III. This petition teaches the lesson of DAILY TRUST IN GOD. "Give us this day." When Israel was in the wilderness, we can fancy this prayer to have suited them well, "Give us this day our daily bread." They had no store, and yet they had no fear. How apt we all are to fear for the future, alike in youth and age. I might mention many instances of a more ordinary kind, occurring in common life, all pointing in the direction of trusting in God in any emergency. I prefer, however, to call your attention to one or two well-authenticated instances of a more remarkable, though without pretending at all to be of a miraculous, kind. I dare say many of you are familiar with the history of those Christians in the valleys of Italy, so well known as "the Waldenses," alike for their sufferings for the truth and their unflinching steadfastness. On one occasion they had been driven out from their homes, and when a large number, consisting of many hundreds, returned, what with the assaults of their enemies, and the want of food, their case seemed quite desperate. At this juncture, however, a thaw came on in these stormy regions, and, in the course of a night, the snow had so melted away, that next morning there stood a field of corn ready to be cut, almost as if it had come there by miracle, sustaining these Christian martyrs till other supplies came. During the persecution that raged in France at the time of the Massacre of St. Bartholomew, when so many Protestants perished, a minister, named M. Merlin, chaplain to the good Admiral de Coligny, hid himself in a hay-loft. Here, however, he was in danger of dying from starvation, and would have perished, but that every day a hen came and laid an egg near where he was, which preserved his life! We are told of another witness for the truth — a godly woman, who had great faith in God's providence, that, on being brought before a judge, and condemned for her religion, he tauntingly said to her, "I shall send you to prison, and then how will you be fed?" Her reply was, "If it be my Heavenly Father's will, I shall be fed from your table." And so it was. The wife of the judge, hearing this, was so struck with the woman's steadfastness and faith in God, that she supplied her with all she needed during her imprisonment, and herself found the same Saviour for whom the other suffered. Surely the Lord is worthy to be trusted. An old writer say of the child of God, "What he hath not in the cupboard, he hath in the promise!"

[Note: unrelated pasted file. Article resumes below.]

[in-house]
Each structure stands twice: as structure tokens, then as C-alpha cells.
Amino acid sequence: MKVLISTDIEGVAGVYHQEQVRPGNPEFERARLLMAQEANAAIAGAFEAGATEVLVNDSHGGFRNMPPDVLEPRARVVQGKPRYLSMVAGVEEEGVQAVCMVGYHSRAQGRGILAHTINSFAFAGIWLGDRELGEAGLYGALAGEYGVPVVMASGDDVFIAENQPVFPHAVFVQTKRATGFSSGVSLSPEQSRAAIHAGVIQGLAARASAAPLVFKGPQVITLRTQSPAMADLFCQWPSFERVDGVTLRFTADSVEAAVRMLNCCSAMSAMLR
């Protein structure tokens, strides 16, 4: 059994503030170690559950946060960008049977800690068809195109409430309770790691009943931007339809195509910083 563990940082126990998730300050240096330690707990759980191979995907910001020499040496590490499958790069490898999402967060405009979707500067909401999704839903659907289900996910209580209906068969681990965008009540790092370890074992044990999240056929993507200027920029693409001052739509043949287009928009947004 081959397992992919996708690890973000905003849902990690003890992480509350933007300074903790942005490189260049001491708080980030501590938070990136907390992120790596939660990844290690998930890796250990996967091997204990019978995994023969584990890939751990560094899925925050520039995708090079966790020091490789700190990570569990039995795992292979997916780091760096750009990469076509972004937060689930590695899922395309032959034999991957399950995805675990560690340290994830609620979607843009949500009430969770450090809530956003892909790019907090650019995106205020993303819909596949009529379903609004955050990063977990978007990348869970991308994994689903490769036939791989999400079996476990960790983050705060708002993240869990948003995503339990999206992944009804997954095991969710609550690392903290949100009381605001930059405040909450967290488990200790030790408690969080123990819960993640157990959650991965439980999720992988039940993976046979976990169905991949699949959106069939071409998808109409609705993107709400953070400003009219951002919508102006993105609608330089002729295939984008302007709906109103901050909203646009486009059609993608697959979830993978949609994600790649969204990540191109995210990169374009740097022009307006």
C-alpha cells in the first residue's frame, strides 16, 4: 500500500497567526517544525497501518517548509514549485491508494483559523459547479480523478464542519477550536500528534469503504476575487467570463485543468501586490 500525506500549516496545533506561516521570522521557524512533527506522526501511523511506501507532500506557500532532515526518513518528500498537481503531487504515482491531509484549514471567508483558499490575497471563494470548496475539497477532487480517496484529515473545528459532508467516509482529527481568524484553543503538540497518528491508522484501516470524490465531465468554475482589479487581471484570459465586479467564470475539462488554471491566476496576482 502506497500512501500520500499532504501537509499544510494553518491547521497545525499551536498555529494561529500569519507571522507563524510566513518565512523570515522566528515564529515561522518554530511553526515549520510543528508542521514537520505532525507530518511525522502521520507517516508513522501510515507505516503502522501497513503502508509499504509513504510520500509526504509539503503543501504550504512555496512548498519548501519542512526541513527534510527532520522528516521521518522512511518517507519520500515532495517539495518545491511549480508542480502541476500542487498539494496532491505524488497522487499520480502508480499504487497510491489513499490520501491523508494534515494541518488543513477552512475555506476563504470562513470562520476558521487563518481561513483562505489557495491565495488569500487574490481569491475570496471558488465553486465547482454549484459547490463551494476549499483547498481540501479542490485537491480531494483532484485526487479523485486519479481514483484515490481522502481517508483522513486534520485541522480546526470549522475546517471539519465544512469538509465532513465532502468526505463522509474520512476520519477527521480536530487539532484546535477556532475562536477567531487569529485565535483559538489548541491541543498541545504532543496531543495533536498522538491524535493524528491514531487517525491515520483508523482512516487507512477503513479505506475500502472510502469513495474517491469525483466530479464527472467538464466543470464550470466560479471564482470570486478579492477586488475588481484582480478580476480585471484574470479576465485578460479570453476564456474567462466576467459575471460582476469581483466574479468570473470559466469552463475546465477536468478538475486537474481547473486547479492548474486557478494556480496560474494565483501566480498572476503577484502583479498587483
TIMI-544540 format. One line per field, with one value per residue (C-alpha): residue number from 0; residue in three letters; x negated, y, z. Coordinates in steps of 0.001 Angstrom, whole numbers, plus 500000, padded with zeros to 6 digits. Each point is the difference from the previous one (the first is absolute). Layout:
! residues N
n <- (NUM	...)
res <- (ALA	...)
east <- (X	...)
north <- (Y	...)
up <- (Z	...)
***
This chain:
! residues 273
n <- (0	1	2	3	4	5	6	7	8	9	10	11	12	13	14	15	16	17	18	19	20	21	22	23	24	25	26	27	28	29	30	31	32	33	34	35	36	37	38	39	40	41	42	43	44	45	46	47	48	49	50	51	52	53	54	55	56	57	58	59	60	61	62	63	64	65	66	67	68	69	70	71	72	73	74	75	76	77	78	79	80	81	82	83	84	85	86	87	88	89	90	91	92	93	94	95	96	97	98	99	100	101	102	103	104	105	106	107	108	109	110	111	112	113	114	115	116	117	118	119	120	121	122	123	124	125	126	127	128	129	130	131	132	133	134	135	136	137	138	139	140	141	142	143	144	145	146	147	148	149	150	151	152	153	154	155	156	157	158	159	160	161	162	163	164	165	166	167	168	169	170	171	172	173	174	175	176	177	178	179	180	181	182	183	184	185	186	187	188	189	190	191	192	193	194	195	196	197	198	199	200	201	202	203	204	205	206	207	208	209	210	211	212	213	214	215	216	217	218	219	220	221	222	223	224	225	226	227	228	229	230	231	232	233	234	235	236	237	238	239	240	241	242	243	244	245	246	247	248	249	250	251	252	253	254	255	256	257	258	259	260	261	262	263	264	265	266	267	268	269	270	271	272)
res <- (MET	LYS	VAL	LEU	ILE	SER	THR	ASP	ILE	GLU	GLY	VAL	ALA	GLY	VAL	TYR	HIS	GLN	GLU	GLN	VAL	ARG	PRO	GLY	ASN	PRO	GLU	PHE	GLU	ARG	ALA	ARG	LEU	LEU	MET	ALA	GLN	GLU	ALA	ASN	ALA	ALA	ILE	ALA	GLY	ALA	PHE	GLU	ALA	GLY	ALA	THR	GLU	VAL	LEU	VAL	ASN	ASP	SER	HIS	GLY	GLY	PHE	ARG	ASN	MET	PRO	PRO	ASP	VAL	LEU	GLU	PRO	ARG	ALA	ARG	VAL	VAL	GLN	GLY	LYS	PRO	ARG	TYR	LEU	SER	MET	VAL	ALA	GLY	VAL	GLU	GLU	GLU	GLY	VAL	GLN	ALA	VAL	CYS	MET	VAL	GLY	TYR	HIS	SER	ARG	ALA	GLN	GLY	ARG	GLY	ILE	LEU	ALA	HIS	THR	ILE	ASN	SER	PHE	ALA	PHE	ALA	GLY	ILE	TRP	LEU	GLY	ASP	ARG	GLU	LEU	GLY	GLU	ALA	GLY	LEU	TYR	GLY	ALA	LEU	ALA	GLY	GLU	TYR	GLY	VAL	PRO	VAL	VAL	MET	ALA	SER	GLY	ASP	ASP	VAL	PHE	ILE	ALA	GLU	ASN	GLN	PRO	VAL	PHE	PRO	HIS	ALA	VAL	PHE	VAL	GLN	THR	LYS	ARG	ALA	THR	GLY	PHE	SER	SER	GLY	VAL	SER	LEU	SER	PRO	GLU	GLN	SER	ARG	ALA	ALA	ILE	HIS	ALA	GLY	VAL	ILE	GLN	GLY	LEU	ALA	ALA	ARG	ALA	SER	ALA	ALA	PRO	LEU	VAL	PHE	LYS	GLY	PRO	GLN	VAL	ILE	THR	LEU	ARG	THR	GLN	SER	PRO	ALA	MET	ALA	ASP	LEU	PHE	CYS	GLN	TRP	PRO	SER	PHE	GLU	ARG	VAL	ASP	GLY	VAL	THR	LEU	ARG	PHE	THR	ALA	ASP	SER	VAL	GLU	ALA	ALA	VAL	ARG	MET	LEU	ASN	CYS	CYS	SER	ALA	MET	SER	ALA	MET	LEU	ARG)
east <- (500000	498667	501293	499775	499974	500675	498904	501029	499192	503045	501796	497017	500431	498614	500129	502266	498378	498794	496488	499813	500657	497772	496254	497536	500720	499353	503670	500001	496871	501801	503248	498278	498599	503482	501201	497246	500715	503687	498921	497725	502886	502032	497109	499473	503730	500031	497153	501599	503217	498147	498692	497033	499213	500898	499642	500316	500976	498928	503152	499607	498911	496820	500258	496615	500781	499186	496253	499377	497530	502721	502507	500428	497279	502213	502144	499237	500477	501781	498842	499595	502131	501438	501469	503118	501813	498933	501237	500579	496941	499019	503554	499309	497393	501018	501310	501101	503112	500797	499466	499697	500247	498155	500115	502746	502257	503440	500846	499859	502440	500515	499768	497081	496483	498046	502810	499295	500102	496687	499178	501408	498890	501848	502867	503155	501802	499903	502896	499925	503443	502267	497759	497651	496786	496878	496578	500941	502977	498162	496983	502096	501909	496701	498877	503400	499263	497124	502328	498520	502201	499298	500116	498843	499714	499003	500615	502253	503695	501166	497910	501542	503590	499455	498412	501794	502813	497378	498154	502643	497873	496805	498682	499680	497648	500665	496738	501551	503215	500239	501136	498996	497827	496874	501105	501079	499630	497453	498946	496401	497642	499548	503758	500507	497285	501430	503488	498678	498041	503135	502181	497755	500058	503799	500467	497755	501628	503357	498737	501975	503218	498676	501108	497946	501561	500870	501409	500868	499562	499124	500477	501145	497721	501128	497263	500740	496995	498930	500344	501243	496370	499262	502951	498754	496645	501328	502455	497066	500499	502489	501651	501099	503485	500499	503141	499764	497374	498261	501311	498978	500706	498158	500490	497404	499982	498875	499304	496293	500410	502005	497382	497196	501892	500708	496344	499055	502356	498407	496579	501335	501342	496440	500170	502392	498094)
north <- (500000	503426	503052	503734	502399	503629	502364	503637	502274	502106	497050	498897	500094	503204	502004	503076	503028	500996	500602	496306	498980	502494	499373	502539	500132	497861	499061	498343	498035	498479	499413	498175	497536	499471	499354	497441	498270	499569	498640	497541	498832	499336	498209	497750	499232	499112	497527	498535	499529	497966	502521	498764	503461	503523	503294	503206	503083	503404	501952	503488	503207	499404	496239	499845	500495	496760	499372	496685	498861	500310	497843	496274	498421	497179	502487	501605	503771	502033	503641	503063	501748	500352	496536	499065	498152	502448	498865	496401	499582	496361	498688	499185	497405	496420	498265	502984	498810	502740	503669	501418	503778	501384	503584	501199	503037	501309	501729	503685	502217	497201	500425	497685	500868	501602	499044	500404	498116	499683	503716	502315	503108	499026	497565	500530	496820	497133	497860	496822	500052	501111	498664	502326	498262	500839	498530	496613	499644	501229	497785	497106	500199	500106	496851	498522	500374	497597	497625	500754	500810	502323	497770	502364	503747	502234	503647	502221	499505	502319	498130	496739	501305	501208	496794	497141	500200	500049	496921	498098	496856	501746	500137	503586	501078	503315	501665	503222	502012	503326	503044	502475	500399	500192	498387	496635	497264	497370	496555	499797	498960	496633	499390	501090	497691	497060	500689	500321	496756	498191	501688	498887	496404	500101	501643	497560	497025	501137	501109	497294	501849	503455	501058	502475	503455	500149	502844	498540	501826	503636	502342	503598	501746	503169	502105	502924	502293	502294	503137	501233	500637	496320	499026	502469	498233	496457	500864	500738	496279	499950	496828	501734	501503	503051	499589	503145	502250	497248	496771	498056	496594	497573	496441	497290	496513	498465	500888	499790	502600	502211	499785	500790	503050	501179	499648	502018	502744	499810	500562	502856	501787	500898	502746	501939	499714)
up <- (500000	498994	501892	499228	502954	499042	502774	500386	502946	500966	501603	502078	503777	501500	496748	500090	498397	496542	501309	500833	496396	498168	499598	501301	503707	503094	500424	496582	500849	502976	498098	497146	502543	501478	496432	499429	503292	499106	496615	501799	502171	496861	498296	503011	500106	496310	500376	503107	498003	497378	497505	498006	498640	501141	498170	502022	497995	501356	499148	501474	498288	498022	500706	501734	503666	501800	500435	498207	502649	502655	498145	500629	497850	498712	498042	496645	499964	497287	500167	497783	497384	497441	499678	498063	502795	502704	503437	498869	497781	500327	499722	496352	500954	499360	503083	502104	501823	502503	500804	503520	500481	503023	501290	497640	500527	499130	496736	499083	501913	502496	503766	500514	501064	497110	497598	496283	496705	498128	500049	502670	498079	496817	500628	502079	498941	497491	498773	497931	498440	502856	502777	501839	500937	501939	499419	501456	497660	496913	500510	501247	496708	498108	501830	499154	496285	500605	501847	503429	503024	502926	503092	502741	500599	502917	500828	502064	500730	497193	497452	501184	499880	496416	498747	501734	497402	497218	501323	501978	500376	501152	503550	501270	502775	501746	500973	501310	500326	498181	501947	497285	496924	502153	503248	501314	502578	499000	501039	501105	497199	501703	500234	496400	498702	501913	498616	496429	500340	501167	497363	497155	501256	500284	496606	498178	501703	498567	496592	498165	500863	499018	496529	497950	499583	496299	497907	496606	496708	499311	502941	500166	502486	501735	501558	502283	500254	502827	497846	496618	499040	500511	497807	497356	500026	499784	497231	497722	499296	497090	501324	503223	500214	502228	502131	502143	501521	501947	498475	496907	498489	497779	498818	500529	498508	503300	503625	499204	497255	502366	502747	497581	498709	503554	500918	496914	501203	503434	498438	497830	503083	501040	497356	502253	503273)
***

IV. This petition teaches the duty of PRAYER FOR ALL COMMON MERCIES. We are told here to pray for "bread"; and bread includes all that is needed for the supply of our bodily wants. And then, "this day," implies that the prayer, as it is needful, so it should be offered every day. One day's food will not do for another, and So one day's prayer will not do for another.